Scientists are not typically masters of communicating the importance of their work to those outside their field. Normal procedure is to quietly slip a scientific paper into a highly specialized journal, guaranteeing that it will be completely ignored by the general public. A publication in even one of the best journals like Science or Nature might, at most, garner a five second mention on National Public Radio. Sure, the physicist Neil DeGrasse Tyson has been on the Colbert Report 15 times, but for the most part, there is little attempt from scientists to expose mainstream America to what they do. Working in Washington has opened my eyes to the fact that other fields operate differently.
On June 14th I was invited to attend to a press release on Capitol Hill of A RESEARCH PAPER! Two economists analyzed how woefully sluggish the FDA regulatory process is and wrote a report demonstrating that huge sums of money are lost by slowly bringing new medicines to market. It is a well designed and written study, but what was most impressive was the level at which these researchers publicized their work. The paper release was loaded with reporters, photographers, staffers from Congressional offices…there was even decent food. Could that be more different from science?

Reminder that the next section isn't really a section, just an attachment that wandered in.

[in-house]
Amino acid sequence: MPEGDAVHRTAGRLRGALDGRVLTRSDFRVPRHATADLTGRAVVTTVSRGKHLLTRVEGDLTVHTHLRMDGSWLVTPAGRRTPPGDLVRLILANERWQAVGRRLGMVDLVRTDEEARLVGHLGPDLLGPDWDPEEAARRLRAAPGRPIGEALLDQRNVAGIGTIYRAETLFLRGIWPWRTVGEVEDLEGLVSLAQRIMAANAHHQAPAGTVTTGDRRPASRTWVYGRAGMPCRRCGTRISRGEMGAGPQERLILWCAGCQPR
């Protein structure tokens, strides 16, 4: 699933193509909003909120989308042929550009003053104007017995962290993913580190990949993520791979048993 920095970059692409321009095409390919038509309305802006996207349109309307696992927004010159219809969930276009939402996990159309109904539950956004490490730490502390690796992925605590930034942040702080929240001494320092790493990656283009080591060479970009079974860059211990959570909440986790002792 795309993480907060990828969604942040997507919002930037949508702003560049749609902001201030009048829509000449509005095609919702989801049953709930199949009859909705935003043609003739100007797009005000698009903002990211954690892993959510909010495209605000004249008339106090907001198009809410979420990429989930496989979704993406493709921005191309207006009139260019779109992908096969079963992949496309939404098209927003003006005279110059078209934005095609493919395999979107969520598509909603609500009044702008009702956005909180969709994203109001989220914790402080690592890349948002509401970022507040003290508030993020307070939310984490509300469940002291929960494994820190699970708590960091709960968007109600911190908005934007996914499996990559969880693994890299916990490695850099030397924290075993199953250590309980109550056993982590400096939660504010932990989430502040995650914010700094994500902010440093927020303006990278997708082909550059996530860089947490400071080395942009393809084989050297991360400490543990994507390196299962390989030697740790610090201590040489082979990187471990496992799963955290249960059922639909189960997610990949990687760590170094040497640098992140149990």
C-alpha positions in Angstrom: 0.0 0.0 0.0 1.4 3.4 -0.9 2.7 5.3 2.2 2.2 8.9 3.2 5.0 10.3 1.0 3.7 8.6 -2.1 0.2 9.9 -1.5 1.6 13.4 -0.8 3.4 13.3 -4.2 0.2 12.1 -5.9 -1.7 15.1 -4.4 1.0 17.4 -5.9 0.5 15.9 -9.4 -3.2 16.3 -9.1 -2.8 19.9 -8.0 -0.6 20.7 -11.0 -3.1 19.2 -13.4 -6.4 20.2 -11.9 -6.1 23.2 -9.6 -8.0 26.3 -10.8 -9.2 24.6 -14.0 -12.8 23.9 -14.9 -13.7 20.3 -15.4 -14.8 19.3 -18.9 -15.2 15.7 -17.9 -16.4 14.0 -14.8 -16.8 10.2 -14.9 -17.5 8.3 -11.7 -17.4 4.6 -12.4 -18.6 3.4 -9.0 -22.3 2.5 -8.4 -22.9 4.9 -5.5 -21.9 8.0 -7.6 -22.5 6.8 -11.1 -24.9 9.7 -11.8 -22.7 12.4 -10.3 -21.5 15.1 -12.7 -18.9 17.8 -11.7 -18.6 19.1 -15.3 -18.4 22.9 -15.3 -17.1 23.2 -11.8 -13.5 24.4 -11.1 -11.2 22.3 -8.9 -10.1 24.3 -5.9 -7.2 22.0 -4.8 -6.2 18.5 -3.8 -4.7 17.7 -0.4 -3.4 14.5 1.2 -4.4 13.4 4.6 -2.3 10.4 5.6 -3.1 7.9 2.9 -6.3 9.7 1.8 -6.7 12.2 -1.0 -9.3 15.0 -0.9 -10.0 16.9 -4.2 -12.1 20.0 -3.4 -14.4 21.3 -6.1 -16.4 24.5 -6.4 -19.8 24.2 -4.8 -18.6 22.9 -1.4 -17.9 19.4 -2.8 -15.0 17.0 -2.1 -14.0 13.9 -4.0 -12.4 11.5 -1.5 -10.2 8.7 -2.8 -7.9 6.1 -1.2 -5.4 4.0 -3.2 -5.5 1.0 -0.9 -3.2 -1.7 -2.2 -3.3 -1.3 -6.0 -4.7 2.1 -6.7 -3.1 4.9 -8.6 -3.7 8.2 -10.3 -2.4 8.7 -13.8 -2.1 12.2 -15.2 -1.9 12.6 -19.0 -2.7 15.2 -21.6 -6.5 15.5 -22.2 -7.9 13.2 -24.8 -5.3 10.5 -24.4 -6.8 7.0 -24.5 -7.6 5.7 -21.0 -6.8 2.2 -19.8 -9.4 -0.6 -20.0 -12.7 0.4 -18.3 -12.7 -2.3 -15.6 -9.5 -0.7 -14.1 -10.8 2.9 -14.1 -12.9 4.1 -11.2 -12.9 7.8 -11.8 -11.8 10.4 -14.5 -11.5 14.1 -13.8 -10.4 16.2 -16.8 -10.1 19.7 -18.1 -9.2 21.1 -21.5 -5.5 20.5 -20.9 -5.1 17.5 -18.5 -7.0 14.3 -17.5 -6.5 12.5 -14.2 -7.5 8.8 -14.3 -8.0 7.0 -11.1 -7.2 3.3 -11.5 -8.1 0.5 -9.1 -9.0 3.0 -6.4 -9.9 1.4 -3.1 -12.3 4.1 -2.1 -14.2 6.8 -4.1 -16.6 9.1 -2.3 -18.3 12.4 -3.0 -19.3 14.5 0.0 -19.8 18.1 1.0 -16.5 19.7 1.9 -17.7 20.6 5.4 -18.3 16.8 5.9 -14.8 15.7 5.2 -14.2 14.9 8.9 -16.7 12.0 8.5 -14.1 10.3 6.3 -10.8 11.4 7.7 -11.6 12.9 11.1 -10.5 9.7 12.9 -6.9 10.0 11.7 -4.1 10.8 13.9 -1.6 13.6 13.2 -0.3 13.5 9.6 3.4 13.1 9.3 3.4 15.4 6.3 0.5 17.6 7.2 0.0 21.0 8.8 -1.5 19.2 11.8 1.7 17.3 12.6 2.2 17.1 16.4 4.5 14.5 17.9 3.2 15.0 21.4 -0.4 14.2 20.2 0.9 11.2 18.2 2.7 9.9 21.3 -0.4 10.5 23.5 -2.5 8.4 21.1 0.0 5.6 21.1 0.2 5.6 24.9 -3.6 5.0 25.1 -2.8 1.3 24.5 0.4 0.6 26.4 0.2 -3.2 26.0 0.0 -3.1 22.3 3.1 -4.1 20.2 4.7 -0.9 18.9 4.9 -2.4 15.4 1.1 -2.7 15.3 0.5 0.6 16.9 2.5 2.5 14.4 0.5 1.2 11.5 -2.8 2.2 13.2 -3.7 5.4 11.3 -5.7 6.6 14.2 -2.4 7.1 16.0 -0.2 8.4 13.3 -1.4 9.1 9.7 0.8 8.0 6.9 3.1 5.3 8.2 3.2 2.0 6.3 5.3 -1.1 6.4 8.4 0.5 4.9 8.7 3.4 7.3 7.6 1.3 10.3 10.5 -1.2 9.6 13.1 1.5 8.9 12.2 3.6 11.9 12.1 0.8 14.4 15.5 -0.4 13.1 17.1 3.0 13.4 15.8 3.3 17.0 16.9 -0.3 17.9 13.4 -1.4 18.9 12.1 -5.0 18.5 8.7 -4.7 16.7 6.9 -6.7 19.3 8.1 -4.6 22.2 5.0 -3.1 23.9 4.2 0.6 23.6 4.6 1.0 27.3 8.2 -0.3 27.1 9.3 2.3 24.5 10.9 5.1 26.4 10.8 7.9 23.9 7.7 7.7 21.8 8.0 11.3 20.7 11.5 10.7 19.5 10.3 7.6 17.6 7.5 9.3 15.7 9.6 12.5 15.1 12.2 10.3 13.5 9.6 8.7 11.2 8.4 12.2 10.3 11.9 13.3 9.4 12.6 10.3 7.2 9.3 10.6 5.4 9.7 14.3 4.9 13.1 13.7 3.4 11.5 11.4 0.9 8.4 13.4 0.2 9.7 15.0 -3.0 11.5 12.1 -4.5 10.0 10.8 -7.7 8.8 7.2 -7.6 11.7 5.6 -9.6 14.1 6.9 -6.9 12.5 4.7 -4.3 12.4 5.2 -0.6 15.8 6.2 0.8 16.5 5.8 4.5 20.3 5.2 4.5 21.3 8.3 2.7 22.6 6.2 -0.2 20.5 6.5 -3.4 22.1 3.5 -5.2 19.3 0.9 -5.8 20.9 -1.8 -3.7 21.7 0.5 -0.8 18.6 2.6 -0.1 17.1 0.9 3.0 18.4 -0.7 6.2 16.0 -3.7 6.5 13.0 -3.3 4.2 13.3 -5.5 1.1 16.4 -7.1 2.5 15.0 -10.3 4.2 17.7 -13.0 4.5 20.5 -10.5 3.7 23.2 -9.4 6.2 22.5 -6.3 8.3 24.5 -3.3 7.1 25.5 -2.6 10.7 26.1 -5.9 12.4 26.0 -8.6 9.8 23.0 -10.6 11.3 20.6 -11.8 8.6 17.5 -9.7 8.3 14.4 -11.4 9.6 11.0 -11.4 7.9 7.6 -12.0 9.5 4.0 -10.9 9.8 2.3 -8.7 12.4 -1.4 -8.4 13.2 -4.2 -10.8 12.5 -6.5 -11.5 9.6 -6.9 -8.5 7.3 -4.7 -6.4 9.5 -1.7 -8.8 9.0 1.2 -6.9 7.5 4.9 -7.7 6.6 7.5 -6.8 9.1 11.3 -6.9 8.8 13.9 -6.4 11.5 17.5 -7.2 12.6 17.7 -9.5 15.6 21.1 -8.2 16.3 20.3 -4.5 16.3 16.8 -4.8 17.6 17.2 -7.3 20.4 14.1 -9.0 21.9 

The publicity worked as well as Barry Bonds after a visit to his special "muscle trainer". A Google search for “The Cost of Caution”, the title of the report, produces 205 hits. The study received major attention from multiple fields. Journalists and bloggers from investors.com, medicalprogresstoday.com, Bloomberg's Businessweek, and Forbes magazine, all wrote pieces on the report. There are even facebook posts and tea party websites that covered the paper release.
Science researchers would be smart to try and replicate this formula. Far too little effort is exerted on the public outreach side of science. Imagine a world where a paper from the Journal of Molecular Ecology is explained in normal terminology to a group of interested reporters. It is not impossible but will only start with greater outreach from the researchers themselves.